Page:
The results confirm that in-crop spreading can be a useful tool to capture upsides in yield and grain quality when seasons are favourable however the practice is unlikely to become standard practice in the north due to the variable nature of late winter and spring rainfall.
He said although there were minor differences in response between timings at two sites, the overall message was that impact of application timing was minor.
“These results indicate that growers should keep things simple and make fertiliser application timings that fit their own situation,” Mr Daniel said.
“The results also continue to show how effectively wheat can compensate with N applied in crop. This strategy can be used in years where stored soil moisture is low at sowing but rains post sowing provide the potential for increasing crop yields.
“Follow up rain is still needed, more to get the applied N into the soil and therefore available to the growing cereal plant, than to manage N loss through volatilisation.”
Nitrogen movement in soil profile
The research also indicated that fertiliser applied N is not moving down the soil profile as quickly as expected.
NGA trials in 2016 showed that 60-80 per cent of the N applied to a dry soil profile in November-December was still in the top 15cm at planting, with 80-90 per cent in the top 30cm.
“Although the fallow rainfall in 2015/16 was lower than average, this slower movement may well explain why we are struggling to show significant impact from varying application timing,” Mr Daniel said.
“Even at harvest, 30-60 per cent of the applied N was still in the top 30cm. In 2015, despite in crop rainfall of up to 300mm, between 60-90 per cent of the fertiliser N applied at sowing was still in the top 30cm post harvest.
“The goal generally would be to move the applied N deeper in the soil where it is less likely to be unavailable due to drying soil conditions, but also more likely to be available to the crop at later growth stages when it is often more needed.”
Nitrogen use efficiency in crop
Research into quantifying crop N use efficiency through measuring N recovery in the grain from the application of fertiliser N has shown that only 20-25 per cent of the applied N is accounted for in the grain (yield and protein).
The remaining applied N is largely sitting in the soil, although additional N in the stubble has accounted for up to 20 per cent (40kg N/ha) in these trials. One downside is that increases in N levels in the stubble can lead to more rapid breakdown of stubble cover in the paddock.
“In contrast, the efficiency of recovery of soil mineral N (Nitrate and Ammonium) has been much higher. When you consider the total of soil mineral N and fertiliser applied N, the overall efficiency is generally in the ‘normal’ 40-60 per cent range.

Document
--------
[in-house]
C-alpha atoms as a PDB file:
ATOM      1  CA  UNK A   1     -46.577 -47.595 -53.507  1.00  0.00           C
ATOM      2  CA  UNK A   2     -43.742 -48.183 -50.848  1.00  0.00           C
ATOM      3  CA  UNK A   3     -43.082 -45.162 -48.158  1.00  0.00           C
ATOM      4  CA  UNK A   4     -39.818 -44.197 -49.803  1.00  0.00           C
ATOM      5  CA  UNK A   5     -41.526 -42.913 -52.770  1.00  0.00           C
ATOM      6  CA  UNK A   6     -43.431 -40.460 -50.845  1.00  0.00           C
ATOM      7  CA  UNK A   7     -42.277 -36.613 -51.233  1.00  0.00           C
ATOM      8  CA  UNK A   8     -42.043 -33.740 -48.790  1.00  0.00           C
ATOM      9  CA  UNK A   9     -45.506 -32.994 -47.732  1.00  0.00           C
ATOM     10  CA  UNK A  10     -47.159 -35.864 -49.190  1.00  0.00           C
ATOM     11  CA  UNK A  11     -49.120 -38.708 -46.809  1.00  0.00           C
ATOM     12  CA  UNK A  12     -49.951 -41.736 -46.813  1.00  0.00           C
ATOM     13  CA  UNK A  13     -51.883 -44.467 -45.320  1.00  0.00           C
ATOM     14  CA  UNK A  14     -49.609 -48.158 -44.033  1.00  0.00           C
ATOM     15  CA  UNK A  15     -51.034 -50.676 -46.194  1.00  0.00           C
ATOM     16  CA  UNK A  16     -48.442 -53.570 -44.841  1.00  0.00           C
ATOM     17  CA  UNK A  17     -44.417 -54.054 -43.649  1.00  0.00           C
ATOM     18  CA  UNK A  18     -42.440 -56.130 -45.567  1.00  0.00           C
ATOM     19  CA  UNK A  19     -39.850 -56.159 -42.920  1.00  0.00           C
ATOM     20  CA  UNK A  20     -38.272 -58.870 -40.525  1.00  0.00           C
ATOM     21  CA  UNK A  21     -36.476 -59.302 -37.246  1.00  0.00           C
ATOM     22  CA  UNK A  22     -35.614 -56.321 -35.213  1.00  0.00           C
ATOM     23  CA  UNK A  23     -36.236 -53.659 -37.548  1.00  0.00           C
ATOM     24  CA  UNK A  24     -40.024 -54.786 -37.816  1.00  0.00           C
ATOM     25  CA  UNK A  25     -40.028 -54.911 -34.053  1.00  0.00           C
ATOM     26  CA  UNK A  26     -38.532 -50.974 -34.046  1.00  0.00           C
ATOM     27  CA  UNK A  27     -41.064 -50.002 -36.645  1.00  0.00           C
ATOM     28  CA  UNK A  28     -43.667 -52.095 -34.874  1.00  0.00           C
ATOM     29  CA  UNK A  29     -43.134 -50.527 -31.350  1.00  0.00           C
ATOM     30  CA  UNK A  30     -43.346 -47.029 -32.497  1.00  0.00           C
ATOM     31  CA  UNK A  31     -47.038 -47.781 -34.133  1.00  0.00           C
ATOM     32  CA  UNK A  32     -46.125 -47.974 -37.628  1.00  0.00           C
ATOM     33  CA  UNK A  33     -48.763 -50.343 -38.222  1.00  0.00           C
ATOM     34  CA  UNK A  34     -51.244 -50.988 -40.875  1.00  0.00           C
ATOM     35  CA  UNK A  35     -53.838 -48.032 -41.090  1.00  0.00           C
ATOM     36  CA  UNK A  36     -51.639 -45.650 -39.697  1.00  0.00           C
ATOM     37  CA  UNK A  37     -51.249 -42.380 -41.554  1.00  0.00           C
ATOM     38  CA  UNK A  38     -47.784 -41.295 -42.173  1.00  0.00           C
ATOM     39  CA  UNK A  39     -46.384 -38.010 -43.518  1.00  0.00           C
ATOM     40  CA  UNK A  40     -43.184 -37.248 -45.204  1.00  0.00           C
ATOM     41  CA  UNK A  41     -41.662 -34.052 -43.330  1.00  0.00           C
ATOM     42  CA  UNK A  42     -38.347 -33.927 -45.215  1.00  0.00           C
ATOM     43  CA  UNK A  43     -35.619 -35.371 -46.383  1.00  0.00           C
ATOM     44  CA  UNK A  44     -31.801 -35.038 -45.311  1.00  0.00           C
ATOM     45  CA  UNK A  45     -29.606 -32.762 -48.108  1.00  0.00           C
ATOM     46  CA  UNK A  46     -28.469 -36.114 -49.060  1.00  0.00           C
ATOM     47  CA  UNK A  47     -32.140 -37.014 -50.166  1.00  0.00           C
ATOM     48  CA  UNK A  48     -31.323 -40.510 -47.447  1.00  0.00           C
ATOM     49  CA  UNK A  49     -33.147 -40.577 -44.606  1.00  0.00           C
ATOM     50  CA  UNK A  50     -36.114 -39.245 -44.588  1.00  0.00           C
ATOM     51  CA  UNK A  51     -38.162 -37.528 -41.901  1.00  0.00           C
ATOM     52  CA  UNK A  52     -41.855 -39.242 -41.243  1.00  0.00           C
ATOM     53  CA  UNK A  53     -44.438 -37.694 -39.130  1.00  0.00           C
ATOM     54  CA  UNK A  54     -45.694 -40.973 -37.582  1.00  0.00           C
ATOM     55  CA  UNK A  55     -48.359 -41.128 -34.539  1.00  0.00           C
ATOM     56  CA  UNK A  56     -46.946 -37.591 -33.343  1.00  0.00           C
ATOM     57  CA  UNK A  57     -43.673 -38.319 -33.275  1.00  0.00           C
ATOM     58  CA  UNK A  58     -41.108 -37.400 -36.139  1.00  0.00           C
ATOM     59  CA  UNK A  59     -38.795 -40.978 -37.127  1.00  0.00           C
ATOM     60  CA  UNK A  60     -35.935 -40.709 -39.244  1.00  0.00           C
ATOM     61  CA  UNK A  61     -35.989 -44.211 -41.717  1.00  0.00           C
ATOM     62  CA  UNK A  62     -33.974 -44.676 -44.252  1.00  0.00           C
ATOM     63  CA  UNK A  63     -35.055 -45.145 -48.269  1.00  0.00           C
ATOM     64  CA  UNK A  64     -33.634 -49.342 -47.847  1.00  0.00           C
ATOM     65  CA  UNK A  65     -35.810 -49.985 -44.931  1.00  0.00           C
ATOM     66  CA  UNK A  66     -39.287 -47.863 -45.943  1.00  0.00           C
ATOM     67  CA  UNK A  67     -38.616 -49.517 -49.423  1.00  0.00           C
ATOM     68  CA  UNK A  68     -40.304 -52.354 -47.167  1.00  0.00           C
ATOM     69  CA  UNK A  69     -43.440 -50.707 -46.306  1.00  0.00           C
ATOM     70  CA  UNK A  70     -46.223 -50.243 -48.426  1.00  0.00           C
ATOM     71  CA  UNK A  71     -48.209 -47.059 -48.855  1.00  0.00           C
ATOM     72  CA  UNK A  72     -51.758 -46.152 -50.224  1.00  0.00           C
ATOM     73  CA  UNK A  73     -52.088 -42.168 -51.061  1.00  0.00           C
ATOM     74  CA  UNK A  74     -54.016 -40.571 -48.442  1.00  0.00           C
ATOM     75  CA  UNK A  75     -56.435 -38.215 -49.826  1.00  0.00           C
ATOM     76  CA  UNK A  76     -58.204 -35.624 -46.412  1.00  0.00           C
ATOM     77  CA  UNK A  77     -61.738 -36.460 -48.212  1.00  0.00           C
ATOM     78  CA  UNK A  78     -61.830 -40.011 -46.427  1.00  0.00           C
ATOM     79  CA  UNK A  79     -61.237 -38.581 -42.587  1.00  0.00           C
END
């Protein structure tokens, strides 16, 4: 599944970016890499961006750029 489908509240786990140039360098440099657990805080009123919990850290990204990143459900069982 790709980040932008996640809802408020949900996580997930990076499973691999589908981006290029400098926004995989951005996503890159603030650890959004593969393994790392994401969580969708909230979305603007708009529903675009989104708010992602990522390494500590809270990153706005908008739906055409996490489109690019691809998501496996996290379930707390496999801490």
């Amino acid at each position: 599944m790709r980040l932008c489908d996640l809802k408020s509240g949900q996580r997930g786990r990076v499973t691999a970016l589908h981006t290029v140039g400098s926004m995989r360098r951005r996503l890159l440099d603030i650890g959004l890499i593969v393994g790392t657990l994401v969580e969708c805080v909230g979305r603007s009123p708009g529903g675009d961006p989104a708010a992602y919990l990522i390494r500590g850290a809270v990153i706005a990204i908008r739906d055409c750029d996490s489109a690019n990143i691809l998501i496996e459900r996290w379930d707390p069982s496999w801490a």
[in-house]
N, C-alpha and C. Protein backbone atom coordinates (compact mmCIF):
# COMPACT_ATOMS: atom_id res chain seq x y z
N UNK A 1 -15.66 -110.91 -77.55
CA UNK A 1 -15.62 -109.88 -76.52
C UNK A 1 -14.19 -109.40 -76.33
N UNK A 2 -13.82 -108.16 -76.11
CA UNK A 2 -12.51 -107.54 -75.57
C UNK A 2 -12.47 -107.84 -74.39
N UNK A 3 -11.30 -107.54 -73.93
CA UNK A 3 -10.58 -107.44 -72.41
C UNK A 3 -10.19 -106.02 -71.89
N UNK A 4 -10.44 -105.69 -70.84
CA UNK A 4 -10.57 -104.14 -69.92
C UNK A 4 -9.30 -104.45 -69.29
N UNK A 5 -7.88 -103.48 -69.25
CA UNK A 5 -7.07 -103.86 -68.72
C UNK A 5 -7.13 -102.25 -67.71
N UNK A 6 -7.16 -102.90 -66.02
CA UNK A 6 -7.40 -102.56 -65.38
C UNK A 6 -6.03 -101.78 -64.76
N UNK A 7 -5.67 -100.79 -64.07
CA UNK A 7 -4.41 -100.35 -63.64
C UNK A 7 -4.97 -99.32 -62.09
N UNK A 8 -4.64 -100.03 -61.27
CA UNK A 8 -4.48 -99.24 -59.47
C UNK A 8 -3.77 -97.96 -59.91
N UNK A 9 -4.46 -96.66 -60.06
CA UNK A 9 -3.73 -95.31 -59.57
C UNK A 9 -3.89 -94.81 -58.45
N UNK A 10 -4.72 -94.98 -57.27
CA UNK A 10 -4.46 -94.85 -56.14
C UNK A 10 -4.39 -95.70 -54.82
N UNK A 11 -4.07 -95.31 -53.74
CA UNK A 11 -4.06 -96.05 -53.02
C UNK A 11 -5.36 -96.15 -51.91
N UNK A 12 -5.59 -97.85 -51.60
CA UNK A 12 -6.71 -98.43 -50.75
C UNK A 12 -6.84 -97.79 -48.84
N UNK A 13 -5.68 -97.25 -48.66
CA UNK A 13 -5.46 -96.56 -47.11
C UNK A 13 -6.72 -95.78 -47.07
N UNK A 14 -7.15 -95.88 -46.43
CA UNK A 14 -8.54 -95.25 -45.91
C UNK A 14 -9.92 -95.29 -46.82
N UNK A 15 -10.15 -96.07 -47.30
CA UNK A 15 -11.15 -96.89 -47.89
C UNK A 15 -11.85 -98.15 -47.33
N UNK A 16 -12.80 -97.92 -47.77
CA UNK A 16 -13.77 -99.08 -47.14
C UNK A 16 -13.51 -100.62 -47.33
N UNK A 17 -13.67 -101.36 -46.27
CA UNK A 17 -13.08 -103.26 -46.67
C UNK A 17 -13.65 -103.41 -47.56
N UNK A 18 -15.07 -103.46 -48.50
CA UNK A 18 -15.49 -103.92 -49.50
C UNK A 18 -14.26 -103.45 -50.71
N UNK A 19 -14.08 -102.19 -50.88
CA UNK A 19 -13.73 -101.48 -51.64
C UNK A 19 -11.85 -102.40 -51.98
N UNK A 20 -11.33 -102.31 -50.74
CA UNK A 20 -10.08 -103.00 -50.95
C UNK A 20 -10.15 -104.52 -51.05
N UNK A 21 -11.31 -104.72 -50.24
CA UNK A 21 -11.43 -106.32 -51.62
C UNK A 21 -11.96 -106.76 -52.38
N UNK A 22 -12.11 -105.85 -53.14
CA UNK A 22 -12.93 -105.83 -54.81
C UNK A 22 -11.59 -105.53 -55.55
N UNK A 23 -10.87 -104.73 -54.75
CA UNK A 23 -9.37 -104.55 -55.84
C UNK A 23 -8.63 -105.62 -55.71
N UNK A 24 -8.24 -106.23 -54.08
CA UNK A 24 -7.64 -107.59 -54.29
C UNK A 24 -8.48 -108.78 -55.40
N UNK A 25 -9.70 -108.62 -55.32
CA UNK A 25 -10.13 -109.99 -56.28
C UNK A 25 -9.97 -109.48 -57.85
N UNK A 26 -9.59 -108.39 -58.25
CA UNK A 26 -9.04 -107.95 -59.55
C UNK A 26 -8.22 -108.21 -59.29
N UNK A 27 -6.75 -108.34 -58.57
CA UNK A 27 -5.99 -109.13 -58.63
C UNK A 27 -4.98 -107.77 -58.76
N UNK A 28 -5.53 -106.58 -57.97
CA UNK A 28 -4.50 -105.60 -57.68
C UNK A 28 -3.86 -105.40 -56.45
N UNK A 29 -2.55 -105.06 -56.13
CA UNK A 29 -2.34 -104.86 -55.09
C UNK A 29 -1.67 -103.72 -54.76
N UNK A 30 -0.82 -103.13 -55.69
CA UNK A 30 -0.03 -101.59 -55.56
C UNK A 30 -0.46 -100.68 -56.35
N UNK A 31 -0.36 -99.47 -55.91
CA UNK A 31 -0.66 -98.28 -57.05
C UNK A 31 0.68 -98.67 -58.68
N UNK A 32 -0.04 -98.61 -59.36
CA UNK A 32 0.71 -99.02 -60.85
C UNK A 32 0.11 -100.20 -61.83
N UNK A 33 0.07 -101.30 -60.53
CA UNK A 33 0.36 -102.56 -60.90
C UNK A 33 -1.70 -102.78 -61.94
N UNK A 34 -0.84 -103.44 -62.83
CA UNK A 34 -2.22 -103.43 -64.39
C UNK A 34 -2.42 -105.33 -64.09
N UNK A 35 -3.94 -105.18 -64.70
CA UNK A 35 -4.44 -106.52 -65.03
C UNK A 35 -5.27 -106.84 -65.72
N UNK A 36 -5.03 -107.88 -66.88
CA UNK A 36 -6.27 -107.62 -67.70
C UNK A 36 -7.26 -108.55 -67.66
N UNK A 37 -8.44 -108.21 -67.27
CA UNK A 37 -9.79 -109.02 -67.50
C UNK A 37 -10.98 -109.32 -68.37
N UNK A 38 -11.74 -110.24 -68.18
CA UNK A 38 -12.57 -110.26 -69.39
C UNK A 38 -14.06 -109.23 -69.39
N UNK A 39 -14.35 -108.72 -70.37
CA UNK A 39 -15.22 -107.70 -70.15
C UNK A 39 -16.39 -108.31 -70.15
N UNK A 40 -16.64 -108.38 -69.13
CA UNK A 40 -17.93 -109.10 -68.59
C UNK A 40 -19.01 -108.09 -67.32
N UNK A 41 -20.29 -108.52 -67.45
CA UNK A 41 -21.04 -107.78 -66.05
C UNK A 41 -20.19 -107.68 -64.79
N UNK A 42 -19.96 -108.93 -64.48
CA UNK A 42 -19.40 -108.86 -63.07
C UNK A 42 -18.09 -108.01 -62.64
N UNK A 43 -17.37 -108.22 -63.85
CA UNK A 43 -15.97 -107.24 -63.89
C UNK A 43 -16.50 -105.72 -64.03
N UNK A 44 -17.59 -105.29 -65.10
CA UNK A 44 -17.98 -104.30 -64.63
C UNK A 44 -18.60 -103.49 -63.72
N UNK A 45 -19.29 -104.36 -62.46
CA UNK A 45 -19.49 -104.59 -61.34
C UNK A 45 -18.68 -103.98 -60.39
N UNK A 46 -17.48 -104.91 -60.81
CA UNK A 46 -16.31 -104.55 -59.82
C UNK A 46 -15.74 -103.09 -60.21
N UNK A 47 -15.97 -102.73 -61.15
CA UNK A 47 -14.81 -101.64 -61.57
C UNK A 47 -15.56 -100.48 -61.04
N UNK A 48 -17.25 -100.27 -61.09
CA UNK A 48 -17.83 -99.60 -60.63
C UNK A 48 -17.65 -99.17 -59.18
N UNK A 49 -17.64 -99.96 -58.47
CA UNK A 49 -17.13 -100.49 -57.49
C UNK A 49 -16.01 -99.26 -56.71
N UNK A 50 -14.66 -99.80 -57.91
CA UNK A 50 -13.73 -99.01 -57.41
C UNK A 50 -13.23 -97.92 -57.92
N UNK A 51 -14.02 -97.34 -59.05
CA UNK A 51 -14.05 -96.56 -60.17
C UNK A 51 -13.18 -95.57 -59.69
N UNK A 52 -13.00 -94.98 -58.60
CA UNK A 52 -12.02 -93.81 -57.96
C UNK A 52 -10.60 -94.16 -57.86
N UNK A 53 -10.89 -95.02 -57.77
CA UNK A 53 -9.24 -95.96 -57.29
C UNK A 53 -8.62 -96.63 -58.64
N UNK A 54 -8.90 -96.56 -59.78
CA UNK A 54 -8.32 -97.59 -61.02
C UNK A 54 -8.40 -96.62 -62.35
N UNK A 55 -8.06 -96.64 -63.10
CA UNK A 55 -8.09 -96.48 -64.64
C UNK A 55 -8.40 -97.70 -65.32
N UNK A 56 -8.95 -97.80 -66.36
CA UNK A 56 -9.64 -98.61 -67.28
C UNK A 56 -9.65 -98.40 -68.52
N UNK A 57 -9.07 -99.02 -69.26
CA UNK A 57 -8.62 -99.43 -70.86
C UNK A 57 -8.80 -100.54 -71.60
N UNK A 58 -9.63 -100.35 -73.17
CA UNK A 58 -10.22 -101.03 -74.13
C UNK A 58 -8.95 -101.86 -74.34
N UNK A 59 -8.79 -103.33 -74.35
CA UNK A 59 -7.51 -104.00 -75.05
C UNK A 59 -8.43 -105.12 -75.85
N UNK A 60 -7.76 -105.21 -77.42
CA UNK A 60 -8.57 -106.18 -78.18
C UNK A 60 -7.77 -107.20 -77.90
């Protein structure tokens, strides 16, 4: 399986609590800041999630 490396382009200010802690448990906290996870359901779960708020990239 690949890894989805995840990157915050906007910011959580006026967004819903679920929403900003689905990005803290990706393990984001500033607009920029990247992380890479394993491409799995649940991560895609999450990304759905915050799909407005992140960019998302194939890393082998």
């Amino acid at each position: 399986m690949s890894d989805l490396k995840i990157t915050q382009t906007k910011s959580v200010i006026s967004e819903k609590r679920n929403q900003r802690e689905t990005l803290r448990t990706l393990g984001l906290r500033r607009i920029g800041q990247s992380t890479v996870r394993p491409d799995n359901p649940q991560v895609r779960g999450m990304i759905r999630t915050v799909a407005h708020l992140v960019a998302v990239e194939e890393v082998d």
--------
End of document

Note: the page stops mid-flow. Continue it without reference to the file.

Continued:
“Although we are not measuring high levels of efficiency from the fertiliser applied N in the year it was actually applied, we expect it is boosting the quantity of the ‘more efficient’ soil mineral N for subsequent crop(s).”
All about the nitrogen rate
In summary, Mr Daniel said the key message was that the most important factor in all these trials has to been to get the N rate as closely matched to the moisture and yield potential of the crop. The method or timing of application provided no consistent benefit to crop yield or grain quality compared to the rate of N application.
“A large focus of this work was to examine whether adjusting timing (or method) of N application could assist in the management of wheat varieties with low protein achievement,” Mr Daniel said.
“Unfortunately, the conclusions to date are that these tools are of minor impact with N rate the key driver. The work however has also helped to generate a large trial data set that indicates the losses from surface spread urea are much lower than previously expected.
“If there is one message to stress from this work, it is to keep N application simple. The benefits from adjusting timing and method appear relatively minor and growers may be better off applying when and where it suits other operations. Getting the N rate right appears much more important than timing or method.”
“Another key message from this work has been that despite significant protein (and sometimes yield) benefits with increasing N rate, the highest net returns have nearly always been achieved from using 50kg of N/ha.”